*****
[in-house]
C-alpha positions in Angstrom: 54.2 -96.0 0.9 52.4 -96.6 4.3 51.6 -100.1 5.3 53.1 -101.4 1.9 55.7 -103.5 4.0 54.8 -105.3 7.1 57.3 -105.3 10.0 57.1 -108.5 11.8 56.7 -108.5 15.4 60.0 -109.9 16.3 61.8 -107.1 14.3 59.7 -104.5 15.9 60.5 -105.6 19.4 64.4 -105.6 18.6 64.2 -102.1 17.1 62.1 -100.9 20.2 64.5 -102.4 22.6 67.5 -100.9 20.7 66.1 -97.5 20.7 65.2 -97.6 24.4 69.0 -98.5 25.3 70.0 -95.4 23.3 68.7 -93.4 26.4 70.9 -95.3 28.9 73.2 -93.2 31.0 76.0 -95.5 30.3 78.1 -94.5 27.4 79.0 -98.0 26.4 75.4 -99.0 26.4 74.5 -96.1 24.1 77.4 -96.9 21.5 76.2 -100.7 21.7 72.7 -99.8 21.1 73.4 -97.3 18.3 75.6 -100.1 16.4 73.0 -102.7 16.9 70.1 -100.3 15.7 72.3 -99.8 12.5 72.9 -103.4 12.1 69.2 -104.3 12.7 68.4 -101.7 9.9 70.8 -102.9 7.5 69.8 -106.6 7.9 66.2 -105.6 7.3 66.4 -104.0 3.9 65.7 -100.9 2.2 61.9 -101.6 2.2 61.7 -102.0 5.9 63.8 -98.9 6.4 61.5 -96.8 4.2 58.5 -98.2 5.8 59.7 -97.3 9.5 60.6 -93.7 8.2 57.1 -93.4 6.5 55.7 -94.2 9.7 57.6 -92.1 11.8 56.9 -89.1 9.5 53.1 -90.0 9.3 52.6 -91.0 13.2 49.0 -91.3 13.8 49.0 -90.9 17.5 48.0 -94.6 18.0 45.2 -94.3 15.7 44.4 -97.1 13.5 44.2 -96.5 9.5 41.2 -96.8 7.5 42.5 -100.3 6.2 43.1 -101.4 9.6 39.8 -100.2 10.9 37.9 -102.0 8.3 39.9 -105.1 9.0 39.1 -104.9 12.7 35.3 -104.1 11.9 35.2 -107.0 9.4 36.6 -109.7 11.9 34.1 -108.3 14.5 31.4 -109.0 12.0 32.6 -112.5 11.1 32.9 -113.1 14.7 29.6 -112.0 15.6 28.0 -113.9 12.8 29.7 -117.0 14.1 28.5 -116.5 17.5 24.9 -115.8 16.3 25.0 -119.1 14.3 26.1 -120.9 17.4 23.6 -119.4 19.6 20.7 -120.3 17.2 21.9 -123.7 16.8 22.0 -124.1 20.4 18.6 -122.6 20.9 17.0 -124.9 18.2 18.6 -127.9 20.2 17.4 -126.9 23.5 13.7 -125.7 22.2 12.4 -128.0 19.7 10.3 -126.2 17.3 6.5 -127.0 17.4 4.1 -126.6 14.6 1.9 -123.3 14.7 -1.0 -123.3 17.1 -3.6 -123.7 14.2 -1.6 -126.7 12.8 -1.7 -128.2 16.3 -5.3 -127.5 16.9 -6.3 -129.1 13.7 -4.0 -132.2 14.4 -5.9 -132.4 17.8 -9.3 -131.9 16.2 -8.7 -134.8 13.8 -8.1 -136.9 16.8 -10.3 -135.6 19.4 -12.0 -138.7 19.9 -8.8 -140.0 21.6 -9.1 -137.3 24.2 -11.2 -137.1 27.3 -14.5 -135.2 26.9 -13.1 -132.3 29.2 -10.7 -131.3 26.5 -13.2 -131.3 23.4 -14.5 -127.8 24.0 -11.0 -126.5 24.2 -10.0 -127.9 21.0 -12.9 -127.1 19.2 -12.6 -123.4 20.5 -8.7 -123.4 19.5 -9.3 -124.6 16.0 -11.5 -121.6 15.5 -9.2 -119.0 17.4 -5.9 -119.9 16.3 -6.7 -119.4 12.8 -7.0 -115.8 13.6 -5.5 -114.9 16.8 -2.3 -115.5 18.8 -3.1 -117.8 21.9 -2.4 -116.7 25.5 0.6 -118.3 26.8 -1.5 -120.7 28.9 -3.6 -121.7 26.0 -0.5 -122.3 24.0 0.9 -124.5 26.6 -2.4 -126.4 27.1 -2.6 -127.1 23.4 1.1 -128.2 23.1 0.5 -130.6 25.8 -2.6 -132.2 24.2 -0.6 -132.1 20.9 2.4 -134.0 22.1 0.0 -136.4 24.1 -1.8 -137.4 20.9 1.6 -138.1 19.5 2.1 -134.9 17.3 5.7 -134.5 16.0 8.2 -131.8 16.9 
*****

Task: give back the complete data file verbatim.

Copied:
[in-house]
C-alpha positions in Angstrom: 54.2 -96.0 0.9 52.4 -96.6 4.3 51.6 -100.1 5.3 53.1 -101.4 1.9 55.7 -103.5 4.0 54.8 -105.3 7.1 57.3 -105.3 10.0 57.1 -108.5 11.8 56.7 -108.5 15.4 60.0 -109.9 16.3 61.8 -107.1 14.3 59.7 -104.5 15.9 60.5 -105.6 19.4 64.4 -105.6 18.6 64.2 -102.1 17.1 62.1 -100.9 20.2 64.5 -102.4 22.6 67.5 -100.9 20.7 66.1 -97.5 20.7 65.2 -97.6 24.4 69.0 -98.5 25.3 70.0 -95.4 23.3 68.7 -93.4 26.4 70.9 -95.3 28.9 73.2 -93.2 31.0 76.0 -95.5 30.3 78.1 -94.5 27.4 79.0 -98.0 26.4 75.4 -99.0 26.4 74.5 -96.1 24.1 77.4 -96.9 21.5 76.2 -100.7 21.7 72.7 -99.8 21.1 73.4 -97.3 18.3 75.6 -100.1 16.4 73.0 -102.7 16.9 70.1 -100.3 15.7 72.3 -99.8 12.5 72.9 -103.4 12.1 69.2 -104.3 12.7 68.4 -101.7 9.9 70.8 -102.9 7.5 69.8 -106.6 7.9 66.2 -105.6 7.3 66.4 -104.0 3.9 65.7 -100.9 2.2 61.9 -101.6 2.2 61.7 -102.0 5.9 63.8 -98.9 6.4 61.5 -96.8 4.2 58.5 -98.2 5.8 59.7 -97.3 9.5 60.6 -93.7 8.2 57.1 -93.4 6.5 55.7 -94.2 9.7 57.6 -92.1 11.8 56.9 -89.1 9.5 53.1 -90.0 9.3 52.6 -91.0 13.2 49.0 -91.3 13.8 49.0 -90.9 17.5 48.0 -94.6 18.0 45.2 -94.3 15.7 44.4 -97.1 13.5 44.2 -96.5 9.5 41.2 -96.8 7.5 42.5 -100.3 6.2 43.1 -101.4 9.6 39.8 -100.2 10.9 37.9 -102.0 8.3 39.9 -105.1 9.0 39.1 -104.9 12.7 35.3 -104.1 11.9 35.2 -107.0 9.4 36.6 -109.7 11.9 34.1 -108.3 14.5 31.4 -109.0 12.0 32.6 -112.5 11.1 32.9 -113.1 14.7 29.6 -112.0 15.6 28.0 -113.9 12.8 29.7 -117.0 14.1 28.5 -116.5 17.5 24.9 -115.8 16.3 25.0 -119.1 14.3 26.1 -120.9 17.4 23.6 -119.4 19.6 20.7 -120.3 17.2 21.9 -123.7 16.8 22.0 -124.1 20.4 18.6 -122.6 20.9 17.0 -124.9 18.2 18.6 -127.9 20.2 17.4 -126.9 23.5 13.7 -125.7 22.2 12.4 -128.0 19.7 10.3 -126.2 17.3 6.5 -127.0 17.4 4.1 -126.6 14.6 1.9 -123.3 14.7 -1.0 -123.3 17.1 -3.6 -123.7 14.2 -1.6 -126.7 12.8 -1.7 -128.2 16.3 -5.3 -127.5 16.9 -6.3 -129.1 13.7 -4.0 -132.2 14.4 -5.9 -132.4 17.8 -9.3 -131.9 16.2 -8.7 -134.8 13.8 -8.1 -136.9 16.8 -10.3 -135.6 19.4 -12.0 -138.7 19.9 -8.8 -140.0 21.6 -9.1 -137.3 24.2 -11.2 -137.1 27.3 -14.5 -135.2 26.9 -13.1 -132.3 29.2 -10.7 -131.3 26.5 -13.2 -131.3 23.4 -14.5 -127.8 24.0 -11.0 -126.5 24.2 -10.0 -127.9 21.0 -12.9 -127.1 19.2 -12.6 -123.4 20.5 -8.7 -123.4 19.5 -9.3 -124.6 16.0 -11.5 -121.6 15.5 -9.2 -119.0 17.4 -5.9 -119.9 16.3 -6.7 -119.4 12.8 -7.0 -115.8 13.6 -5.5 -114.9 16.8 -2.3 -115.5 18.8 -3.1 -117.8 21.9 -2.4 -116.7 25.5 0.6 -118.3 26.8 -1.5 -120.7 28.9 -3.6 -121.7 26.0 -0.5 -122.3 24.0 0.9 -124.5 26.6 -2.4 -126.4 27.1 -2.6 -127.1 23.4 1.1 -128.2 23.1 0.5 -130.6 25.8 -2.6 -132.2 24.2 -0.6 -132.1 20.9 2.4 -134.0 22.1 0.0 -136.4 24.1 -1.8 -137.4 20.9 1.6 -138.1 19.5 2.1 -134.9 17.3 5.7 -134.5 16.0 8.2 -131.8 16.9 